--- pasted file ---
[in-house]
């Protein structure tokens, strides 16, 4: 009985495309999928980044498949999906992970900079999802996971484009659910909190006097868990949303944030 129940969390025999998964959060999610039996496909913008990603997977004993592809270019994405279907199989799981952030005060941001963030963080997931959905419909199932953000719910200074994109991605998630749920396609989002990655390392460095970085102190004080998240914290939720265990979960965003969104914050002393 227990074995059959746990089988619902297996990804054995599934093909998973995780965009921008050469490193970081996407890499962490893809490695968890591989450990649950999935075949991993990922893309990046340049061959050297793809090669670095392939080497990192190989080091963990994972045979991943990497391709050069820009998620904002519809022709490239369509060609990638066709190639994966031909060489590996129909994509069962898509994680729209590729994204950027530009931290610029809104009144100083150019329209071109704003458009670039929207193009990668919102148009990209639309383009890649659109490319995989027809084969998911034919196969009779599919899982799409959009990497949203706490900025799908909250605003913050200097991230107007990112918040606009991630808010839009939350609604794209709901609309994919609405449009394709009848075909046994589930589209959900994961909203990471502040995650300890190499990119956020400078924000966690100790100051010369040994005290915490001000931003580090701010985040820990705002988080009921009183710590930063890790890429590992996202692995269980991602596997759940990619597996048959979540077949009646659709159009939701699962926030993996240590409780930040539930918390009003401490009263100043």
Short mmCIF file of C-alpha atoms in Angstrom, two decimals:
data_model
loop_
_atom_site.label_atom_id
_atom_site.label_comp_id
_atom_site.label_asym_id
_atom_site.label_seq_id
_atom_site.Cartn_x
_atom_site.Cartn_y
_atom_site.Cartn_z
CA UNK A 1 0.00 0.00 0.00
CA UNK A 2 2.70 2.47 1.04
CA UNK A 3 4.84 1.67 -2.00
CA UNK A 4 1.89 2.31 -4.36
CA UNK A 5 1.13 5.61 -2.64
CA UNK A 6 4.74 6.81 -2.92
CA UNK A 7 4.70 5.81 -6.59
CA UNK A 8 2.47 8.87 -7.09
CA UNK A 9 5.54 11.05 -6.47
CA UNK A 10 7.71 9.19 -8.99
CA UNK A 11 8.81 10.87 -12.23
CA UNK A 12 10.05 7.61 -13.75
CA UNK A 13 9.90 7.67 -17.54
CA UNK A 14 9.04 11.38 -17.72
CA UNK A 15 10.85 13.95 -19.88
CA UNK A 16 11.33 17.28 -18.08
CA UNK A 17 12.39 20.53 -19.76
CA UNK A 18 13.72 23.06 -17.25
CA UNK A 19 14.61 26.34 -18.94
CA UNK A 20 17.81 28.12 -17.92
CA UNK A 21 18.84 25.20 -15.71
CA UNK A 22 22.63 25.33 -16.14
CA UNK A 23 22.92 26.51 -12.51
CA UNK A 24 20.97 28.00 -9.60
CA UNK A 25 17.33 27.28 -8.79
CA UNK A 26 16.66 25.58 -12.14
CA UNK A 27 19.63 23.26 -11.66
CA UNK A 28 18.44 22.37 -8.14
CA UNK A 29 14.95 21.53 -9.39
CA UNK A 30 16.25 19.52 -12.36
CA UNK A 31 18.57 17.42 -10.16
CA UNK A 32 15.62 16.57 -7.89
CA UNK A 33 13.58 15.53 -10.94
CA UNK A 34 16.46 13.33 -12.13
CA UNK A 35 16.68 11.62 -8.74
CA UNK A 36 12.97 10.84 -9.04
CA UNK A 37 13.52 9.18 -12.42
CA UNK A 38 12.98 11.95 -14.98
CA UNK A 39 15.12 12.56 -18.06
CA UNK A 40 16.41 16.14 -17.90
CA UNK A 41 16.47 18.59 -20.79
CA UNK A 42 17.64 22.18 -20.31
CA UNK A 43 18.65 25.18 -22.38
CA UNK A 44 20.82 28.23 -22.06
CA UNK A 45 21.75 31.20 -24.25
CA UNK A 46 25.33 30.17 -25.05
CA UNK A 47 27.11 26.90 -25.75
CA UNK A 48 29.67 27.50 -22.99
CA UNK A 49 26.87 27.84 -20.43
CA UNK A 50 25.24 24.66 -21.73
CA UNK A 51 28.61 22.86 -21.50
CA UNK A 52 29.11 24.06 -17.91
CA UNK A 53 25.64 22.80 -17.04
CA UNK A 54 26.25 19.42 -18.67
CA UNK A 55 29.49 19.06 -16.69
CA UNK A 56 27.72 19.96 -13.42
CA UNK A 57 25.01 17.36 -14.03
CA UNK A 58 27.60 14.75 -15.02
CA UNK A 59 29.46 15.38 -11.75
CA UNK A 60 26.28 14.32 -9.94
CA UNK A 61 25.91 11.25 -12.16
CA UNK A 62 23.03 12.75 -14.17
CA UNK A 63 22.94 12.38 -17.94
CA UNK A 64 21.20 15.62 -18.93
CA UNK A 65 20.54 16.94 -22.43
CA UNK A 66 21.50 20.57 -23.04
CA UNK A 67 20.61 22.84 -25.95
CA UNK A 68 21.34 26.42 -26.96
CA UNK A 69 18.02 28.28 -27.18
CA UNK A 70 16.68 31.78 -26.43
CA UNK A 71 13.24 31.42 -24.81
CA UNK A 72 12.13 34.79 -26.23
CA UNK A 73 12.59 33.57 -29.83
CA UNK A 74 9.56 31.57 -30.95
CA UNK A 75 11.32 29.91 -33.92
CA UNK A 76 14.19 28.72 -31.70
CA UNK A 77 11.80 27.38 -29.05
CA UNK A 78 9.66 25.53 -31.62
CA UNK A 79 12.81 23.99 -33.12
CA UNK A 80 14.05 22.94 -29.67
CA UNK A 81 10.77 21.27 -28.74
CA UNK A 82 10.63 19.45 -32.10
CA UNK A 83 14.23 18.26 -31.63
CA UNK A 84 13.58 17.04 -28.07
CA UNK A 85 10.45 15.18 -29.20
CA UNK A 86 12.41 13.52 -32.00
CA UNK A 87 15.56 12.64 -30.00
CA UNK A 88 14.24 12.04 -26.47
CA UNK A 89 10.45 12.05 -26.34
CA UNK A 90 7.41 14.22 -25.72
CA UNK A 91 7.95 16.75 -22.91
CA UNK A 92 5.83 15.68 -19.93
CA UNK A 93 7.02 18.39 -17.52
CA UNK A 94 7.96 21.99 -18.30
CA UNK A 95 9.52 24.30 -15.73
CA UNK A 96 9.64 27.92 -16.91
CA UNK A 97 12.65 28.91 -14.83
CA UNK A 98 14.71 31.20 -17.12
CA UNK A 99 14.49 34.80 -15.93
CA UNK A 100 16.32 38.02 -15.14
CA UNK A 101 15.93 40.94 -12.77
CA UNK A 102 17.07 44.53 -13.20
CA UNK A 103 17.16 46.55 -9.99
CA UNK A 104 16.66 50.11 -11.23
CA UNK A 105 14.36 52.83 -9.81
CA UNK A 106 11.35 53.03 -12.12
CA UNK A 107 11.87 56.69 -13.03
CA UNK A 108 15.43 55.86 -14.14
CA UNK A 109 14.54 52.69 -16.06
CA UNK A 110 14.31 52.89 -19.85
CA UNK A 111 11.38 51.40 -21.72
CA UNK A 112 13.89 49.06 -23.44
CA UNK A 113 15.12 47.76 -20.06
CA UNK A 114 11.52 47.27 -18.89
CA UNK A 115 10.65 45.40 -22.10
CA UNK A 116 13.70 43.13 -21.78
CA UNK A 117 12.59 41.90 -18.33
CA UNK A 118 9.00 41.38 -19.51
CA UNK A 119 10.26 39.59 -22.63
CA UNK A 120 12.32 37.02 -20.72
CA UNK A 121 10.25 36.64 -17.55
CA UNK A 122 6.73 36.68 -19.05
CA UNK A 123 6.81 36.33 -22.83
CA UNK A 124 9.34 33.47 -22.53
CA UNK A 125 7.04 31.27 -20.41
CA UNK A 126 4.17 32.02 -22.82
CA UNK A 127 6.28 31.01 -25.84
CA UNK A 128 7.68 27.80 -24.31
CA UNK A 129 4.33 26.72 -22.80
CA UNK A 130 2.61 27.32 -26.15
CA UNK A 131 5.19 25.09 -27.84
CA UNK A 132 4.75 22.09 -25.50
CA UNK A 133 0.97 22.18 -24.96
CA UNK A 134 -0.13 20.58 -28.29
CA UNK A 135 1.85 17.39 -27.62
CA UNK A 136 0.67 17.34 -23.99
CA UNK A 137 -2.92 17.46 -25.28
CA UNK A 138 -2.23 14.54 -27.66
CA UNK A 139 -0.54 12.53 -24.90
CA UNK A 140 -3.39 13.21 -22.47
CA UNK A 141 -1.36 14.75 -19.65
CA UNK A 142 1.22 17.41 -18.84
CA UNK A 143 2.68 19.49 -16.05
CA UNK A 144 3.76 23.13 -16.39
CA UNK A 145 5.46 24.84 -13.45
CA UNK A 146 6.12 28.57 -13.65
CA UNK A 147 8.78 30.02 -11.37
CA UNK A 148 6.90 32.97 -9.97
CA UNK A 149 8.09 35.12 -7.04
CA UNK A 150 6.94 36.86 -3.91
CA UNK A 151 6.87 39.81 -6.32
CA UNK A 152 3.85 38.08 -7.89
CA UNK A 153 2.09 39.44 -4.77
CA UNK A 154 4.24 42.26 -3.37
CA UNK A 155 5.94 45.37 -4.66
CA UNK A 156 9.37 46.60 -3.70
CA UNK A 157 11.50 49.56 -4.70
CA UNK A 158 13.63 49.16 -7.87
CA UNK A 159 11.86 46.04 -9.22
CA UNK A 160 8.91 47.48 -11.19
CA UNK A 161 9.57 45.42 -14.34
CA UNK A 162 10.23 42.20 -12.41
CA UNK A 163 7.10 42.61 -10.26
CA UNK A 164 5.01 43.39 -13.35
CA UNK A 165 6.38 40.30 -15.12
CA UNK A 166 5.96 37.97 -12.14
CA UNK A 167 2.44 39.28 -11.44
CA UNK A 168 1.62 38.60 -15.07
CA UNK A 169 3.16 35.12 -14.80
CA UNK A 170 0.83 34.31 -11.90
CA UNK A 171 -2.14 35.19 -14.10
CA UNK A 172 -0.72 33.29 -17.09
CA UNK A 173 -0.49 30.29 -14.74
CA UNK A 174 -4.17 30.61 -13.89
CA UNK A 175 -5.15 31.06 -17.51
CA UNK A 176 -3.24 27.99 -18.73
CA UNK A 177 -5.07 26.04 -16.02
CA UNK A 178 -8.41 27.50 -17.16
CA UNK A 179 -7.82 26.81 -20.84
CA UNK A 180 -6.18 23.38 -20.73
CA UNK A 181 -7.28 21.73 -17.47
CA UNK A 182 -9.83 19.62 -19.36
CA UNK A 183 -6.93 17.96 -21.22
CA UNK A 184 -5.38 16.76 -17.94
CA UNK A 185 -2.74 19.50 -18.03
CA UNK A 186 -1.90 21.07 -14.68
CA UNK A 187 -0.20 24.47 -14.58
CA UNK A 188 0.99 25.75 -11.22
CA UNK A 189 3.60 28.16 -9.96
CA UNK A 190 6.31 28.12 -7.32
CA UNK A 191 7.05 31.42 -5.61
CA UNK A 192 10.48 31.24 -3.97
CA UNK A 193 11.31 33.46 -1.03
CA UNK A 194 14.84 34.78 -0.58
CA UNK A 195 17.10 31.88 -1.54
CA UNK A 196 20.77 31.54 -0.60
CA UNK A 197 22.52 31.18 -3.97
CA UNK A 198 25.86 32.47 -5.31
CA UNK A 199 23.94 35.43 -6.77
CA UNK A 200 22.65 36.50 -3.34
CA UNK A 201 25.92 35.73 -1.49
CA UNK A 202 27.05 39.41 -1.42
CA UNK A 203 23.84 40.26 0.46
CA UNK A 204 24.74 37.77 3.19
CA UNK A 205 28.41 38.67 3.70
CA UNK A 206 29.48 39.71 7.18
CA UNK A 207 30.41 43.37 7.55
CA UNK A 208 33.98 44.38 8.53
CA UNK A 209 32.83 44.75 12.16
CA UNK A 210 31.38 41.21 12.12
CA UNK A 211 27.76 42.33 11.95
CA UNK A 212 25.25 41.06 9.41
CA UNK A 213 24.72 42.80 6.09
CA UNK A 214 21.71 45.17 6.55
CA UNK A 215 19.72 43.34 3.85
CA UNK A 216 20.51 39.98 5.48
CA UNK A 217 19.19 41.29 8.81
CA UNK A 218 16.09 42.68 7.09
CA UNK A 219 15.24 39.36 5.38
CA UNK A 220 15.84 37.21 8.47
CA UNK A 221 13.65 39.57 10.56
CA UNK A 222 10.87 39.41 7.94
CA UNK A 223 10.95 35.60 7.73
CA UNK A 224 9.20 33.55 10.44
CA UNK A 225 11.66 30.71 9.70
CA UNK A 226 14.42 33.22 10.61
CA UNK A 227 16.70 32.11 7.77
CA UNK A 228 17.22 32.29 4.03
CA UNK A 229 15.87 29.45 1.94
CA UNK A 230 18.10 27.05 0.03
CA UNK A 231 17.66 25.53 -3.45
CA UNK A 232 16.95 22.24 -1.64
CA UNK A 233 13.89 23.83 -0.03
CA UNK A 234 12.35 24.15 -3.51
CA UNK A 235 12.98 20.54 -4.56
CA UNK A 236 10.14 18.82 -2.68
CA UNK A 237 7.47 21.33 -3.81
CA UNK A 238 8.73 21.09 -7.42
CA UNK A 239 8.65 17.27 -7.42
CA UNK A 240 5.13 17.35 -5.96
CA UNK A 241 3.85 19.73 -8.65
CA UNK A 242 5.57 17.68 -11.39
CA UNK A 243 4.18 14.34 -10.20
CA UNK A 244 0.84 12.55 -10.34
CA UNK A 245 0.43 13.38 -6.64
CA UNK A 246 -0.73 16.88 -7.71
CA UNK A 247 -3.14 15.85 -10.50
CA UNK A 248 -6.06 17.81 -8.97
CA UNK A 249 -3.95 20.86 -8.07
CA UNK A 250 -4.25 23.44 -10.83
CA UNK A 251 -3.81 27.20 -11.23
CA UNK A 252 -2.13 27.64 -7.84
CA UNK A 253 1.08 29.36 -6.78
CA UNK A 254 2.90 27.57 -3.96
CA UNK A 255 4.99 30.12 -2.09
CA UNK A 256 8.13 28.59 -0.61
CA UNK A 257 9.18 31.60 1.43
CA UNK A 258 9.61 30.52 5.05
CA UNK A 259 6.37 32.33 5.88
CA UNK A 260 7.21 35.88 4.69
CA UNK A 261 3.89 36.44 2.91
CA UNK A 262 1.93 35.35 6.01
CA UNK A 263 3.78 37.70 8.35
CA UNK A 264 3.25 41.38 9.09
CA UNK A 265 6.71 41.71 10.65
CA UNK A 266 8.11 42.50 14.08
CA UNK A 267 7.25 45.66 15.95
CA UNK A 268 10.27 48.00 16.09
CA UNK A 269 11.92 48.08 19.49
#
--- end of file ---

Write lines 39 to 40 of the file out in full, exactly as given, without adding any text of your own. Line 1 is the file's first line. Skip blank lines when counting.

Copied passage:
CA UNK A 27 19.63 23.26 -11.66
CA UNK A 28 18.44 22.37 -8.14